I’m sure I’m not the first food blogger to make the observation that messy food is delicious.
I actually completely messed this dish up, but I basically just made it messier, which made it better.
The original dish isn’t supposed to be quite so creamy. I basically ended up making a queso dip with onions and peppers in it.
Not really a problem in my opinion!
The point is though that this dish is pretty quick to make and has some great flavors going on. You can make it sloppy or not, but it’s pretty hard to go wrong.
Yield: Serves 4.
4-5 large poblanos, roasted
1 onion, sliced
1 15 ounce can black beans, drained
4 cloves garlic, minced
1 teaspoon dried oregano
1 teaspoon cumin seeds
1/2 teaspoon red pepper flakes
3/4 cup sour cream
1/2 cup pepper jack cheese
Pinch of salt
8-12 corn tortillas, lightly fried
1) Roast poblanos over an open flame on grill or gas stove until they are well-charred.
2) Add peppers to a large bowl, cover, and let steam for 10 minutes. Then peel peppers, cut off stems, cut out seeds, and slice thin.
3) Slice onions and add them to a medium pot with a drizzle of oil. Cover over medium heat until they start to soften, about 8 minutes.
4) Add minced garlic and spices to pot. Cook for another few minutes.
5) Add 1 cup of water to the pot and use the liquid to scrape off any stuck bits.
6) Simmer onions and spices until the water completely evaporates, about 8 more minutes.
7) Add drained beans and poblano peppers.
8) Stir in sour cream and cheese and season with salt.
9) To fry tortillas, add a drizzle of oil to a small pan and add a corn tortilla over medium-high heat. Cook for about 20 seconds on side one and then flip. Cook on the second side for about a minute and then flip back. The tortilla should be browned and starting to crisp. Remove it and let it drain on a paper towel. It will continue to crisp as it cools. Repeat with all the tortillas so you have crispy tostadas.
10) Serve poblano mixture over tostadas with toppings!
Recipe adapted from a Bon Appetit recipe.
Onions and Peppers
There is one and only one thing that makes the base for this recipe: roasted poblanos.
You can roast them on the grill over high heat, under your broiler, or just directly on a gas stove.
Roast the crap out of them though. They should be completely charred.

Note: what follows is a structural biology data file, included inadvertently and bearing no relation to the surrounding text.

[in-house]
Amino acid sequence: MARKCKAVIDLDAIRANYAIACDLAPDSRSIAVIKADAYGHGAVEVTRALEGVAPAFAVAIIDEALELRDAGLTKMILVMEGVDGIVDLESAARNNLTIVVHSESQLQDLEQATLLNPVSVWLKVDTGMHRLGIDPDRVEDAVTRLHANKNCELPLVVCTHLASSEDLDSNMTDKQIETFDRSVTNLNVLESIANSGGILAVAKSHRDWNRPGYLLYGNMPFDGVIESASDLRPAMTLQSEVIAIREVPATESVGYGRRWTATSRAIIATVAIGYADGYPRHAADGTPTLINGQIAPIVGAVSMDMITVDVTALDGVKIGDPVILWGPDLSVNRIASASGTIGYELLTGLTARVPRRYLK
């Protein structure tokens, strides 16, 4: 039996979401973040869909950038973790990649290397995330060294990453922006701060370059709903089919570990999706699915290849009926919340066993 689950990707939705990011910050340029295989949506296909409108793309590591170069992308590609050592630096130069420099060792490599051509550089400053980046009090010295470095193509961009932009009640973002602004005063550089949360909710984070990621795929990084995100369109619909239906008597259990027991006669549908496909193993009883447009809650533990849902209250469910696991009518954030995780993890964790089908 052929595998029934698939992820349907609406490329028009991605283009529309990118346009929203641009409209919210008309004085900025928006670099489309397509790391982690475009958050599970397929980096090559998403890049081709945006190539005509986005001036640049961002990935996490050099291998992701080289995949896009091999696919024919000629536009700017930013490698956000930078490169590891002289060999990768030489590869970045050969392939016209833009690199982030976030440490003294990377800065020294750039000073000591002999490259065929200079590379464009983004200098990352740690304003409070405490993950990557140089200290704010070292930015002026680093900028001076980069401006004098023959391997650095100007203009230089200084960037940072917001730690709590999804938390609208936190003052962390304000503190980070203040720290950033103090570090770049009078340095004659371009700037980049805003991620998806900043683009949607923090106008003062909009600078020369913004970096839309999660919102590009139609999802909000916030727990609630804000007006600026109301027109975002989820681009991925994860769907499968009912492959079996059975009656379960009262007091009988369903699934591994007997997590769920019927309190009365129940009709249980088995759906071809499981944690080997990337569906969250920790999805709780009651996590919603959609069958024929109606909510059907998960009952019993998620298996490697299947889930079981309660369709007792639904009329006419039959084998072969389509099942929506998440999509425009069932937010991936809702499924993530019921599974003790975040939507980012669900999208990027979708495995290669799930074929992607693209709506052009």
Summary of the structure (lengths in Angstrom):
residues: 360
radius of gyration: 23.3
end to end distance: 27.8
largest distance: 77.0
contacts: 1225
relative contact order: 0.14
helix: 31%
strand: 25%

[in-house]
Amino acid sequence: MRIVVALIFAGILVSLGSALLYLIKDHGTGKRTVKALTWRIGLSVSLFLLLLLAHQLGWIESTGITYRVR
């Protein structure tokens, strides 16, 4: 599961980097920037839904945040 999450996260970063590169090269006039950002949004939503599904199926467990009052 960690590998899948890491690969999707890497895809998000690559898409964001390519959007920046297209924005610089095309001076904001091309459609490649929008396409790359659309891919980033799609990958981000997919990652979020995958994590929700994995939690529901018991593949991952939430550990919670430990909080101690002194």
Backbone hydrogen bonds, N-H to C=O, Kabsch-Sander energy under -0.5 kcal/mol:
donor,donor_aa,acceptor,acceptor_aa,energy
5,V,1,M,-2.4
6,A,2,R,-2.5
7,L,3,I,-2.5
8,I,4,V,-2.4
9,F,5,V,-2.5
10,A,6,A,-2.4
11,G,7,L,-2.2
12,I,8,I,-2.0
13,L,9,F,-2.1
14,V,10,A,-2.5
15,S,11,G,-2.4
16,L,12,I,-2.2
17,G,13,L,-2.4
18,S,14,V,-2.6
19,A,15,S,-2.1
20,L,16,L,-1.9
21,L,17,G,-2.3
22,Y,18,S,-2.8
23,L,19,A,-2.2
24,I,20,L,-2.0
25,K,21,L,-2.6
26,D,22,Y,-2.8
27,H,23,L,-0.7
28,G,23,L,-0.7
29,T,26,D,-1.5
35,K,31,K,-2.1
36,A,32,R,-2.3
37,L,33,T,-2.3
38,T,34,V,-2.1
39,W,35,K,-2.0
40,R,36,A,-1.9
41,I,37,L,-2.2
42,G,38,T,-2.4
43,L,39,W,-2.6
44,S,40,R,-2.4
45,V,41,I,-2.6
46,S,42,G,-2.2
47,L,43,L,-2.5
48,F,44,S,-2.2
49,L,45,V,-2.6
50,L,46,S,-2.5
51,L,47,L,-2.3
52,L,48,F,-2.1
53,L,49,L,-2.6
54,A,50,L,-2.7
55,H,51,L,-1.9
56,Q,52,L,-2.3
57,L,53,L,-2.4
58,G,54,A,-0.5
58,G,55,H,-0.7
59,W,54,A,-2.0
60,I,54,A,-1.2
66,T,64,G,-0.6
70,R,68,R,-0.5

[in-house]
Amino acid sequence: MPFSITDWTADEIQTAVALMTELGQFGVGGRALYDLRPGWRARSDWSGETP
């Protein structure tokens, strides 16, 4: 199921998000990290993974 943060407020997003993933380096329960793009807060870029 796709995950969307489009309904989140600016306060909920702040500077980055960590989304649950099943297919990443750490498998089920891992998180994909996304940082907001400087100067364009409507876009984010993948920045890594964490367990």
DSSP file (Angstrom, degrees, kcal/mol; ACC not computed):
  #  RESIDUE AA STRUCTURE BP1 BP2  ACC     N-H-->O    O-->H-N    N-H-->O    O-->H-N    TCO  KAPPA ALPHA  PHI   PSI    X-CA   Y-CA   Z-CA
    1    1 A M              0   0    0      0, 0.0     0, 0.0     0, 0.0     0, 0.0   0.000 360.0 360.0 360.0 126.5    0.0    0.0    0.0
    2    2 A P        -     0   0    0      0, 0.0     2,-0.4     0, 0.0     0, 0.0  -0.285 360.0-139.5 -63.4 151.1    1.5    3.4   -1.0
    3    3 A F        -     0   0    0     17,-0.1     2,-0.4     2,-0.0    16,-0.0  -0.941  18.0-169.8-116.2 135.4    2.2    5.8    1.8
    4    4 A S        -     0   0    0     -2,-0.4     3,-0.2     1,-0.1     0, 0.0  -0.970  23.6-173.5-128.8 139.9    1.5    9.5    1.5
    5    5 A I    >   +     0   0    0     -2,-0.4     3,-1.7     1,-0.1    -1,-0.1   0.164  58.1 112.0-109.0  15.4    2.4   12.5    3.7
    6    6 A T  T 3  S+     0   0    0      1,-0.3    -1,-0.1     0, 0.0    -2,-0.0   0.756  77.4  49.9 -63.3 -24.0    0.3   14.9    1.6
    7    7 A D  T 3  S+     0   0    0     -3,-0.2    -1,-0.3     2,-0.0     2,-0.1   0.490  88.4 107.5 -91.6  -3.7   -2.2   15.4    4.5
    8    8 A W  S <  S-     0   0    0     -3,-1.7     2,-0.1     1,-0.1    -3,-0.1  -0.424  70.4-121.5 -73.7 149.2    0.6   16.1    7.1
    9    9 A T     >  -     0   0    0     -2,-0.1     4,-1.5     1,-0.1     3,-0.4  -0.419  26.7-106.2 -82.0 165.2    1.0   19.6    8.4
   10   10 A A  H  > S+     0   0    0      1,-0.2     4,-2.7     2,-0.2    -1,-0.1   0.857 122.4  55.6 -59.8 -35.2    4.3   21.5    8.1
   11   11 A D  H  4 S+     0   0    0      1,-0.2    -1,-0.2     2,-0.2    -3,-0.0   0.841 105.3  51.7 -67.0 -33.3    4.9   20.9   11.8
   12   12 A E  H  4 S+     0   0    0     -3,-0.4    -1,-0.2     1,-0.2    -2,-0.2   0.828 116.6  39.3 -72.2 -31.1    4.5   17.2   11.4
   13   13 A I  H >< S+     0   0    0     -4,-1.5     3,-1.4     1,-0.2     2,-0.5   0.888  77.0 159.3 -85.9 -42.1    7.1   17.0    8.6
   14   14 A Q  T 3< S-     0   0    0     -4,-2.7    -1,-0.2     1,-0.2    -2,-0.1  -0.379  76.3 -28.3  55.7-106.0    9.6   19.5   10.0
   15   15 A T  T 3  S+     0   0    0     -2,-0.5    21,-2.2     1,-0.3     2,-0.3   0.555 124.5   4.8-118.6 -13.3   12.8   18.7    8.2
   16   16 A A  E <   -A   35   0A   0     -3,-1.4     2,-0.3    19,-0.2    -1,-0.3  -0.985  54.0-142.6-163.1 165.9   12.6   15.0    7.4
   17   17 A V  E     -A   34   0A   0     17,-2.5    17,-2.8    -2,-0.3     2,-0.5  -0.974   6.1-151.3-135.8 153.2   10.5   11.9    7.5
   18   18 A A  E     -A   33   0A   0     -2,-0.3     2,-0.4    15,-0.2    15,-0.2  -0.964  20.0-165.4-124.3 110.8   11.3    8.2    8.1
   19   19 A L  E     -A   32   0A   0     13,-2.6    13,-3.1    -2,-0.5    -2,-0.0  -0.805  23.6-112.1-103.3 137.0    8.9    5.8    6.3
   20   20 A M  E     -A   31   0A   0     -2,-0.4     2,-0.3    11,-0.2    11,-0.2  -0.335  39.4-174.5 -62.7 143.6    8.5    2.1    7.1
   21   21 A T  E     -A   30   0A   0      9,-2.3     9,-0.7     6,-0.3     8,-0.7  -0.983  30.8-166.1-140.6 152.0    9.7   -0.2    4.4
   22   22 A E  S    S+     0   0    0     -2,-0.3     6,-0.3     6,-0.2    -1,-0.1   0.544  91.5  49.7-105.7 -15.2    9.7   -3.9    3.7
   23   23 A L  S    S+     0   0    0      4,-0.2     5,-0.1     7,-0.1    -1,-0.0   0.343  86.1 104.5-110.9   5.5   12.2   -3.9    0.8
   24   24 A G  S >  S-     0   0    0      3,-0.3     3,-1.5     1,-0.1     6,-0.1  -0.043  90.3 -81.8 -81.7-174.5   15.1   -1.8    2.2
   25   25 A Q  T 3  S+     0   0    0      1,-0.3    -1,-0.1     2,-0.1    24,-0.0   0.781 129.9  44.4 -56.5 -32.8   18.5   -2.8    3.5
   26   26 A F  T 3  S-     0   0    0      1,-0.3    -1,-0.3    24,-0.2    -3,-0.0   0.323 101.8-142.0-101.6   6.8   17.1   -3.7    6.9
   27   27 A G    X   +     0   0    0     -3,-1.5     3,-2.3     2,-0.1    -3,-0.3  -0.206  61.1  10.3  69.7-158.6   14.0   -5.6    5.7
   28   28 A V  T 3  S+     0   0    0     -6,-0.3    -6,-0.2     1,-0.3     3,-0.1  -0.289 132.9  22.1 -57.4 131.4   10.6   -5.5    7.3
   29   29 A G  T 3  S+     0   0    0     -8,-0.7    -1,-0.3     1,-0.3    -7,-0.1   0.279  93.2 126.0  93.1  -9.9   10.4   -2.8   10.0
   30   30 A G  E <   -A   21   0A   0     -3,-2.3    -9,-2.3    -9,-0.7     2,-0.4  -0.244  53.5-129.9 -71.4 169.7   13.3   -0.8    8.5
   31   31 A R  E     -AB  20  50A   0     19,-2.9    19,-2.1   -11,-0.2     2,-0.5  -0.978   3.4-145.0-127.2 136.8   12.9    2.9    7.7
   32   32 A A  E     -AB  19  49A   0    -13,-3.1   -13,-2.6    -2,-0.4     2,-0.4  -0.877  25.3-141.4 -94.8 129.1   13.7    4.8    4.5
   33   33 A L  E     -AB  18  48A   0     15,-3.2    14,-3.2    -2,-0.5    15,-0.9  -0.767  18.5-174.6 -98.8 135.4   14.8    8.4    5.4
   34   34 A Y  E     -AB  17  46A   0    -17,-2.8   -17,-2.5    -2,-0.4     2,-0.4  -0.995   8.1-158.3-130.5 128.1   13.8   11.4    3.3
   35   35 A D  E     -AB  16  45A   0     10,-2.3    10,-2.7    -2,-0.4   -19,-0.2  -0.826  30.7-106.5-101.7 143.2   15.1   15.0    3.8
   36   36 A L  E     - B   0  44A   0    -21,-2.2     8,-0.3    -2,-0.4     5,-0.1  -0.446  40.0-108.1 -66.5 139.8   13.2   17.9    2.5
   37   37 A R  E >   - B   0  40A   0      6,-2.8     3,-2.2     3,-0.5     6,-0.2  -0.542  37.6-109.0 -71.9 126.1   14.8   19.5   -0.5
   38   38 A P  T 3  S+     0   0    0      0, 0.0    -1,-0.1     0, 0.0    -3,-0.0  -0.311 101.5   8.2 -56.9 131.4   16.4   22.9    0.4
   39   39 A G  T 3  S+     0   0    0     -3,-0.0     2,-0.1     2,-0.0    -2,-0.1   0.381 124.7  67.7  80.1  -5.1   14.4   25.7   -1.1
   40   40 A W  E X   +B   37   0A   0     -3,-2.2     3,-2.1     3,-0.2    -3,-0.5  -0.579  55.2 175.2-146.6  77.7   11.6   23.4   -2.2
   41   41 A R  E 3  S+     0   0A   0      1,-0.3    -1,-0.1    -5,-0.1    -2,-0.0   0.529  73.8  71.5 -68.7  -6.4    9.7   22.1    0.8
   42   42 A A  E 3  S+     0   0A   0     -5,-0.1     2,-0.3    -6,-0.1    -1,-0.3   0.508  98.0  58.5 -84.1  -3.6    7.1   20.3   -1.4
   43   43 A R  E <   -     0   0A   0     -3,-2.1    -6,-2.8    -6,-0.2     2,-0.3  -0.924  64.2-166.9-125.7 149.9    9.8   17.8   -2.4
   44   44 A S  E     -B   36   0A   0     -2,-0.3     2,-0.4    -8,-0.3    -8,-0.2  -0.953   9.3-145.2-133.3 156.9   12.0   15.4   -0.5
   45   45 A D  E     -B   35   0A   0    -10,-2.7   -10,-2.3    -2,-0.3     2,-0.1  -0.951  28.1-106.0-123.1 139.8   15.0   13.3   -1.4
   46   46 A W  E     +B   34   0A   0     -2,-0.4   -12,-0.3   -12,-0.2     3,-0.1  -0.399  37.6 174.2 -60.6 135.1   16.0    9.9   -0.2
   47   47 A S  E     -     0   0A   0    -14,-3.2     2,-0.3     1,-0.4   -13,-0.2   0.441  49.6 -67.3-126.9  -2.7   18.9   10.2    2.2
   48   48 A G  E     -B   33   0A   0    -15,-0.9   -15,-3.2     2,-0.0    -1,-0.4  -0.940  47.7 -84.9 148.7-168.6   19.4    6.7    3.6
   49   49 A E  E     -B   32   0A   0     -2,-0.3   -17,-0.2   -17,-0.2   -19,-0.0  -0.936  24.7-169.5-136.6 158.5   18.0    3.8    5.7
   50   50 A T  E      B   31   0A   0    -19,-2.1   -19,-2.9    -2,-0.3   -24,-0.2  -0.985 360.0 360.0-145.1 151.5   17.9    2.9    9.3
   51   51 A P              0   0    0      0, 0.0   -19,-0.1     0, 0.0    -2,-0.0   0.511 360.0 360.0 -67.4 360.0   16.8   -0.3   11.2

Once they are basically black, stick them in a bowl and cover them so they can steam for about 10 minutes.
Then you should be able to easily rub off the skin. Chop off the stems, remove the seeds, and chop the peppers into long strips.
Maybe eat a strip just like this because they are super-flavorful.
Besides the peppers, there is a good amount of both onion and garlic in this dish.
One whole onion should do the trick along with as many cloves of garlic as you want really. Four is pretty much the minimum.
For the onions, don’t worry about dicing them up. Just slice them into strips like the poblanos.
Starting the Rajas
Rajas means “strips” in Spanish which is why the veggies are all cut into strips. You want them to be pretty chunky in the finished dish.
The dish itself is pretty easy to cook, but make sure to give yourself about 30 minutes to make so you can really let the flavors develop.
Add a few tablespoons of oil to a medium pot and add the onions over medium heat.
Let them cook for about eight minutes until they start to soften. Then add the garlic, spices, and about a cup of water. Use the water to scrape up any little bits that are stuck to the pot. The water will also help the flavors mingle.
These are the spices I used for my version. I show you these mainly to show off my new jars that are nicely labeled and organized.
Anyway, return this to the heat and simmer it until the water completely evaporates. It won’t take that long, probably another 6-8 minutes.
Then stir in your drained beans and sliced peppers.
So you want to add some dairy products to the rajas, but I made a major mistake that turned out being delicious. I used table cream instead of sour cream.
You probably want to use sour cream unless you want it to be messy.
Add in the sour cream and cheese and cook everything until the cheese melts. Ideally, you wouldn’t have a cheese dip that I ended up with, but strips of onions and peppers laced with some cheese and cream.
This turned out to just be a hot mess.
A delicious mess, don’t get me wrong, but a mess.
Season the stuff with some salt and it’s ready to eat!
Serving the Rajas
Assuming you made these correctly, the might be sturdy enough to serve in a soft taco, but I like to serve them on crispy tostadas.
You can buy these pre-made, but I also seem to have extra corn tortillas in my fridge so I just made them.
If you want to make them, just fry each tortilla in a bit of oil over medium-high heat. Flip them every 30-60 seconds until they are browned and crispy. Then let them cool and drain on a paper towel before serving.
Serve each tostada with a big serving of the rajas along with whatever toppings you can dream up. I used some avocado, cilantro, and salsa.
Pretty delicious stuff.
I’ll be the first to admit that it isn’t the prettiest thing I’ve ever cooked, but man was it good.
Betsy actually called it “restaurant quality”. That’s not a compliment she throws around lightly!